·         Steenbergen, Bart van, "The Condition of Citizenship" in The Condition of Citizenship, ed by Bart van Steenbergen (1994: Sage Publications, London)

·         Swanson, D.M. Parallaxes and paradoxes of global citizenship: Critical reflections and possibilities of praxis in/through an international online course. In Lynnette Schulz, Ali Abdi & George Richardson (Eds.), Global Citizenship Education and Post Secondary Institutions: Policies, Practices and Possibilities, (pp. 120–139). (2011: Peter Lang, New York)

·         Swanson, D.M. Value in Shadows: A critical contribution to Values Education in our times. In T. Lovat and R. Toomey (Ed.), International Research Handbook on Values Education and Student Wellbeing. (July, 2010: Springer Press, New York)

·         Swanson, D.M. The owl spreads its wings: global and international education within the local from critical perspectives. In Y. Hèbert & A. Abdi (Eds.), Intensification of International Education. (2011: Sense Publishers, Rotterdam, Netherlands) [Series: Comparative and International Education: A Diversity of Voices. Series ors: Allan Pitman, Vandra Masemann, Miguel Pereya]

·         Turner, Bryan D., "Postmodern Culture/Modern Citizens" in The Condition of Citizenship, ed by Bart van Steenbergen (1994: Sage Publications, London)

·         Weale, Albert, "Citizenship Beyond Borders" in The Frontiers of Citizenship, ed by Ursula Vogel & Michael Moran (1991: St. Martin’s Press, New York)

·         Links


·         UBC Defining and Modeling World Citizen

·         The Spirit of Global Belonging: Perspectives from Some Humanity-Oriented Icons by Dr. Mohammad Omar Farooq

·         Christian Aid's Resource for Global Citizenship Education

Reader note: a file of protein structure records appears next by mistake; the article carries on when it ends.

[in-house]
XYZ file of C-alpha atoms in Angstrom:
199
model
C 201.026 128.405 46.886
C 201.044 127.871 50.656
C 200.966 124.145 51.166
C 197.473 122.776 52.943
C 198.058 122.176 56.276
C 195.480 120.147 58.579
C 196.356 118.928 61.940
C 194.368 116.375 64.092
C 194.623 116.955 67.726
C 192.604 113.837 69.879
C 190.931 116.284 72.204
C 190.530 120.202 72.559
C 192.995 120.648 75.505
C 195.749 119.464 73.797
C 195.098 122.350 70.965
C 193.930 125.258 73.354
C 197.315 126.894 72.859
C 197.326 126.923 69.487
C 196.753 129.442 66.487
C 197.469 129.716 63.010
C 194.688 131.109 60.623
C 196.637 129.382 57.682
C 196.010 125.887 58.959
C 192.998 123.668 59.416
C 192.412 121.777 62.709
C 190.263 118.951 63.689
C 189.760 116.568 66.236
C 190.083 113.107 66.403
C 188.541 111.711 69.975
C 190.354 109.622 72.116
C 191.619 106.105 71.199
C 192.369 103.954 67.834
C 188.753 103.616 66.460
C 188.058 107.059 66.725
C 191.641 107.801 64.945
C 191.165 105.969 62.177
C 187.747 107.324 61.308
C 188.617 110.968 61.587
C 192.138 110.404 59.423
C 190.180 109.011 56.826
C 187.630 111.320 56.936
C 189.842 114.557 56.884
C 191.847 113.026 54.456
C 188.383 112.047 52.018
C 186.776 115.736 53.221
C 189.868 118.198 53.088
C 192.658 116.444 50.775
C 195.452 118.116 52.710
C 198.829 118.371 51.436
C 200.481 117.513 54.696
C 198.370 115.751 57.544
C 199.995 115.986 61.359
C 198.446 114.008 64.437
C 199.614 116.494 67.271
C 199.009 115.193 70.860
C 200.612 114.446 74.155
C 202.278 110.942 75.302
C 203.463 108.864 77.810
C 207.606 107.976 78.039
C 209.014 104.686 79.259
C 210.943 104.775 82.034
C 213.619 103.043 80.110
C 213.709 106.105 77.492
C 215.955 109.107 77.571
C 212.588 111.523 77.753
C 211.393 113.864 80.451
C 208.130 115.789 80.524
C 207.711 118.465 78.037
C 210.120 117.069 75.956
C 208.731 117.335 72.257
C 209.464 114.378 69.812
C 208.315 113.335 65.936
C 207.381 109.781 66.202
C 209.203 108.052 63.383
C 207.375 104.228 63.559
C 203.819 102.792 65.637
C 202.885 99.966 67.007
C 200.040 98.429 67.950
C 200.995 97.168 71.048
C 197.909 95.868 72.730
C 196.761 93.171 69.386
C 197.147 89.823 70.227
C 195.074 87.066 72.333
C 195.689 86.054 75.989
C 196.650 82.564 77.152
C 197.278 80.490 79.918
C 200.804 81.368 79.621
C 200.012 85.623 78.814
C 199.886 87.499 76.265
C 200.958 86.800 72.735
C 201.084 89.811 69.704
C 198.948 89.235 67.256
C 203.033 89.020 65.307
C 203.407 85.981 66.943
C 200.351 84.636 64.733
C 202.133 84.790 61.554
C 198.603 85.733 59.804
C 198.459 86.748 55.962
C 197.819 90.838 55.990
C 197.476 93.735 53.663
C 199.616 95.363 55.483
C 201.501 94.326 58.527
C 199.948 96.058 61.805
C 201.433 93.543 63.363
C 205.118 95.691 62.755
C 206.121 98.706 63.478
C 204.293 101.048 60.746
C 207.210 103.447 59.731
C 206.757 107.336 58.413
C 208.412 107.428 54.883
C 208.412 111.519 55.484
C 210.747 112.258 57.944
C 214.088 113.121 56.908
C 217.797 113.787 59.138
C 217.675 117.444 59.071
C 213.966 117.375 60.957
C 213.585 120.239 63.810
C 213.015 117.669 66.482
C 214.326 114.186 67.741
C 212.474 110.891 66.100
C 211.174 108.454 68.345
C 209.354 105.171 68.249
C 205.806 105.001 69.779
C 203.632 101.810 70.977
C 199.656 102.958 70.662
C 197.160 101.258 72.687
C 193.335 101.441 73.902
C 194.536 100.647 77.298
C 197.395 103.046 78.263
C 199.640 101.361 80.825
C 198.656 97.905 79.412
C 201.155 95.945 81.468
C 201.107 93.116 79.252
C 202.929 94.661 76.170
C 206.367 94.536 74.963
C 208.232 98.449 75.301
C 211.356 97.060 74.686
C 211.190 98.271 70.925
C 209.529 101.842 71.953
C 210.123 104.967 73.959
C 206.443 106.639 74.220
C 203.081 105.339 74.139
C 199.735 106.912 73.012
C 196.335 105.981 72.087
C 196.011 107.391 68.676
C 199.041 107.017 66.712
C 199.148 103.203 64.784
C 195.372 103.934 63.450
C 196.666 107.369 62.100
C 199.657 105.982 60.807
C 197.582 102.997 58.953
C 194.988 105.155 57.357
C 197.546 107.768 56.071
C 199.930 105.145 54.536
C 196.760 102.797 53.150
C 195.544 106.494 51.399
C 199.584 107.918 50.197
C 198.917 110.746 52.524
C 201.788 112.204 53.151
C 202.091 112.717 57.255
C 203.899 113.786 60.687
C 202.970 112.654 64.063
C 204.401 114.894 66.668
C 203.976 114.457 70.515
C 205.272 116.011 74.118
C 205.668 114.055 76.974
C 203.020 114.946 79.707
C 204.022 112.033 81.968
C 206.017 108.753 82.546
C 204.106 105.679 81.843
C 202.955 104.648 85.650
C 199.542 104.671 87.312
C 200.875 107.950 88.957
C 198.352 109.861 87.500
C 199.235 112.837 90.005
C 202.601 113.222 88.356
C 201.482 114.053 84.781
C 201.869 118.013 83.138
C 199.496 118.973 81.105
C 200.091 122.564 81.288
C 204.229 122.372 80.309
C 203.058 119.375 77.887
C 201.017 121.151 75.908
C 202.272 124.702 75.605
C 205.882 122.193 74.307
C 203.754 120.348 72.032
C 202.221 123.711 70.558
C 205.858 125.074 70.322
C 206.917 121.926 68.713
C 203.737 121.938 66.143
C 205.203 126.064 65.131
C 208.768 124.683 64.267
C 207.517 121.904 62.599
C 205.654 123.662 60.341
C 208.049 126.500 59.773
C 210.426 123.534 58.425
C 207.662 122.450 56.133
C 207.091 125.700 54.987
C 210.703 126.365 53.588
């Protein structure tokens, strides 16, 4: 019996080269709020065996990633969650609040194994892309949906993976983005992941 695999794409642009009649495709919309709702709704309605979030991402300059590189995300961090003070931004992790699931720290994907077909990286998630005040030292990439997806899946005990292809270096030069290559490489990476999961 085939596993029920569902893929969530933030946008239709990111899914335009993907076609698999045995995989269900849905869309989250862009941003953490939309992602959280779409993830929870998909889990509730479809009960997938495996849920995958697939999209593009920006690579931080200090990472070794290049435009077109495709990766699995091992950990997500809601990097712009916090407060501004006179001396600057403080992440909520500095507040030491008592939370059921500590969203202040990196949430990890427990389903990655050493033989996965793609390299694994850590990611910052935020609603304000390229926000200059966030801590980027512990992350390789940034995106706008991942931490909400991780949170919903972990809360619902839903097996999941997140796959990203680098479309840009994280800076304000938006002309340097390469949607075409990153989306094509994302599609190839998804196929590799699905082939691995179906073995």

·         Oxfam: Women and citizenship in global teacher education: The Global-ITE project

·         "Civis Mundi". Matthew R. Foster. 2009-04-08. Retrieved 2009-04-08. Civisne Mundi Es? Civis Mundi Sum!

·         The Call for a World Constitutional Convention

·         Hamilton Mundialization Committee

·         Mundailization Committee | City of Burlington

·         History of the MUNDIALIZATIONS

1.    Jump up^ Kalen, San (2010). "ECOLOGY COMES OF AGE: NEPA'S LOST MANDATE". DUKE ENVIRONMENTAL LAW & POLICY FORUM. 21:113 (Fall). Retrieved 5 March 2016.

2.    Jump up^ The text on wikisource differs from versions available here and hereArchived 2005-09-09 at the Wayback Machine..

3.    Jump up^ Speech to the Economic and Social Council of the United Nations, Geneva, Switzerland, July 9, 1965

4.    Jump up^ King, J. E. "Economic Exiles". Palgrave Macmillan, 2014

5.    Jump up^ Boulding, Kenneth E. (1966). "The Economics of the Coming Spaceship Earth". Retrieved 2007-09-07.

6.    Jump up^ Fuller, Buckminster (1963). Operating Manual for Spaceship Earth. New York: E.P. Dutton & Co. ISBN 0-525-47433-1. Archived from the original on 2010-07-17. The quotation is from Section 8: The regenerative landscape Archived2010-08-23 at the Wayback Machine..

7.    Jump up^ Lawrence, Lee; John McConnell (July 3, 1999). "Earth Day: Past, Present, Future". Wish Only Well. Retrieved 2007-09-07.

8.    Jump up^ Korkis, Jim. "WDW Chronicles: 1982 Opening of Epcot Center". External link in |website= (help);

9.    Jump up^ Irons, Jeremy. "SE Script - Irons Version". External link in |website= (help);

10. Jump up^ <David Deutsch (2011). The Beginning of Infinity. ISBN 978-0-14-196969-5.




Alternative living – Community living projects with ecological theming example

The Venus Project proposes a holistic approach with a global socio-economic system that utilizes the most current technological and scientific advances to provide the highest possible living standard for all people on Earth. The proposed system is called Resource Based Economy. The term and meaning was coined by Jacque Fresco, the founder of The Venus Project.

In a Resource Based Economy all goods and services are available to all people without the need for means of exchange such as money, credits, barter or any other means. For this to be achieved all resources must be declared as the common heritage of all Earth’s inhabitants. Equipped with the latest scientific and technological marvels mankind could reach extremely high productivity levels and create abundance of resources.